all, so long as they went the timo did
not much matter.
"Then let it be tomorrow morning,"
I said coldly, "at 10 o'clock. I will be
at your park gates. If you and Briar
field are not there. I go at once to tho
polico office and gi-ro information con
cerning tho murder of Francis. "
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torlnn tlm fire of youth. It ward " off 'nwinity
ml ConHinnptlon. Iusixt ou baviiiK RKVIVO, uo
'ber. It ran bo carried in xrkt pocket, iiy
1.00 per pnetajjc. or nil lor PS.OO, with a pnsl
e written piiuranieo to rnre or rofunil
-loney. Circular tveo. AUirexs
. . i..i,.cm "".,. st ctilCAGO. II'
For salo by Miitthoin llros,, Drupgliits,
Seriinton, I'd.
HEART LAKE, Susquehanna Co.
U. E. CltOFUT Proprietor.
'I HIS HOUSE is strictly ttimperanre, Is now
I and woll furiiisbol and ul'KtflD TO
located midway botwottn Montrose an 1 Snran
ton, on Montrose uud I.HiMmvan-vi Kallrra 1,
nix miles from )., I., & VV. R R at AKord
Station, and Hv) milm from M nitron; cu
LU'dty, eighty-five; throe minutes' wallt f rom
K. R. station.
HIKE TO lit Mi 8.
Altitude about 2,'KJO foot, eimalliiif in this
respect tho Adirondack and Catjsill Moun
tains. tine groTes. plenty of shale and beautiful
fcenery, making a smiiiinr Kosorc unex
celled in beauty and cheipn.iss.
Dancing pavilion, Bwins, cro Hint gr ounds,
Sea. Cold Hnrina Wator and Dlauty of Milk
Kates, V7 to 10 per week. Sl.ftO per
Excursion tickets sold at all stations onD.
L. & W. lines.
I'ort r meets all trains.
DEITER RHOB CO,, Ino'p. faplUl, II ,600,000.
" A dollar w it a dollar tarntd." ,
This I.adlea' Hollil French Dontjola Kid Bnt
ton Boot delivered free auyw here in the U.S., on
reoeipionaen, aionoy uraer,
or 1'oiUl Note for (1.60.
Equal every war the boot
eold ia all retail (tores for
We make this boot
oureelres, therefore we guaf
antf the fit. tlvlt and wear.
and if any one (e not unified
we win rettina tne money
er tend another pair. Opera
Toe or common uenee,
Idths C, t E, ft KK.
lie 1 to S ana nan
Stnd your tin ;
wt Kill nt you.
ill HI
loffne FRCE
Dexter Shoe Go.,
Upteiml ttrnt to iltaltr:
A Handsome Complexion
la one ot the greatest charms a woman can
Dosness. Fozaom'a Complkxiok fowDaa
gives it.
frtil lull.
r'- SSI
n IT at JJ JX . .
vif i Weill
The aboye brand or flour can be had at any of the following merchants,
who will nccept The Tribune flouk coupon of 25 on eaoh one hundred pounds'
of flour or 00 on each barrel of flour.
Ecrnnton-F. P. Prlco, Washington arena I
Gold Meilai Driind.
Diinuiore-F. P. Price, Go'.d Medal Brand.
Lunuiiire F. D. Manley. Superlative' bran I
liydo far k Caraou ft Davis, Wa-bburn Bt.
Gold Medal Brand; J aeph A. liturs, Main
avenue, Superlative Brand.
Orcen i:itlxn-A.b.Hpi!ncer.Guld Medal Brand.
J. T.McHtile, Superlative.
I'lovldonco i'enner ft Chappell. N' Main ave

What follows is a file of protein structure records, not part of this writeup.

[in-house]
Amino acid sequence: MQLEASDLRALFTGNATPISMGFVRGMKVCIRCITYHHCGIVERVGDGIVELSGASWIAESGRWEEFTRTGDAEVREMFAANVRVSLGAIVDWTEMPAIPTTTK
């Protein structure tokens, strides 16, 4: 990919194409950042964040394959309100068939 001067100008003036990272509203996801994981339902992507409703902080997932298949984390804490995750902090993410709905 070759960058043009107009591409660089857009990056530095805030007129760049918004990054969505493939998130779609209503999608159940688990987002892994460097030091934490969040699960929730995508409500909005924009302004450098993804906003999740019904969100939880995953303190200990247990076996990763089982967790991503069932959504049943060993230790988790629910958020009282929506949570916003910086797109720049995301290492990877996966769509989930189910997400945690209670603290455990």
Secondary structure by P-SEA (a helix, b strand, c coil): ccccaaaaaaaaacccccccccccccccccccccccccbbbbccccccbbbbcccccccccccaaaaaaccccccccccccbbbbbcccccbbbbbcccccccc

nue, Superlative brand ;U. J Gillespie, W.
Markut street, Gold .lii-dil Brandt,
Olyphant James Jordan, Superior's Brand.
Pwkville shatter ft K is-r Superlative.
Jermyn-C. l. Winters ft Co. Superalatlve
Arohbald Jones, 8 mpsrm & Oo., Gold Medal.
Carbontlalo-B. 8. Clark. Gold Medal Brand.
nesdale-I. N. F.Mter ft Co. Gold Medal.
Minoukn M. H. Lnvelis
Dealer in Choics Confections and Ms.
1437 Capouse Avenue.
ittenbender & Co., Scranton
Wholesale and retail dealers' in WaRon makers' and Blacksmith'
That we will GIVE you beautiful new pat
terns of Sterling SILVER SPOONS and
FORKS for an equal weiht.ounoe for ounce,
of your silver dollars. All elegantly en
graved free. A large variety of new pat
terns to select from at
"No star was ever lost we once have seen, "
We always may be what we might have been1
Scranton, Pa.
22 and 23 Commonwealth Building.
Manufactured at ttaa Wapwallopan MM. L
atrne county Pa., and at WU
mlngton, Delaware
General Agent for tha Wyoming District
11S Wyom trig Av., Scranton Pa
Third National Bank Bulldln
TflOB. FORD, Pittnton. Pa.
JOHN B SMITH 4 BON: Plymouth. Pa.
E. W. MULLIGAN. WlUm-barra, Pa.
Agents (or tha Hepaun Uhetnloal QMS'
(any'a High EiuiYe
rvomfAeS 7. rntwae, Tea, I, Utt .
The Flour
"CmcAOO, Oct 81. Fhs flnt official
innonnonment ot World's Fair di
plomas on flenr has bee a mad. A
medal bas been awarded by the
World's Fair jadsei to the flenr manu
factured by the Waahbnm, Croiby Co,
in the great Washburn Flour Mills,
Minneapolis. The committee reports
the flour strong and pure, and entitles
it to rank as first-elms patent flour top
family and bakers' use."
Taylor Jndire ft Co., Gold Medal; Athertos
or mo., superlative.
Duryea Lawrence Store Co., Gold Medal
Moo-dc-John MoCrlndle, Gold Medal
Htteton-M. W. O'Boyle, Gold Medal.
C ark's Green-Fraoe & Parker. Superlative.
Clark's huminit-P. M. Young, Gold Medal.
Lalton-S. E. Finn ft Son, Gold Medal Brand.
Nuhlnon-J. K.Harding.
Waverly-M. W. Bllit A Son, Gold MedaL
Factory ville Charles Gardner, Gold MedaL
Hopbottom-N. M. Finn ft Son, Gold Medal.
Tobyhanna-Tobyhanna ft Lehia-a Lumber
Co.. Gold Medal Brand.
Oouldsboro-8 A. Adams. Gold Medal Bran 4
Moscow Gaiae ft Clements, Gold Medal.
Lake Ariel Jamas A. Bortree. Gold MedaL
Forest Clty-J. L. Morgan ft Co., Gold MedS
& Conhell
! of tha twot quality tor doinMtJp utt. arJ
ef all tliea, deliTared la an part ot U el
atloweet prio.
Order left at my offlo
Rear room. Ant floor, Third National tank
or tent by mall or telephone to th mine, will
receive prompt attention.
Bpecial eontracU will ba mad to the aal
ana (UUrery ot Buckwheat Coal
AMDUjrearei I
totedan to 2
I . anbreunntribuk! kt IMul
pit hM.
I UhiMiipMiil.Mna.kMbr utl. wlmBotaprtiai I
I u. n.mrTaul. 0r Maata Remedy wfli I
uhmiroan- "Xi auKui ou, cm m.R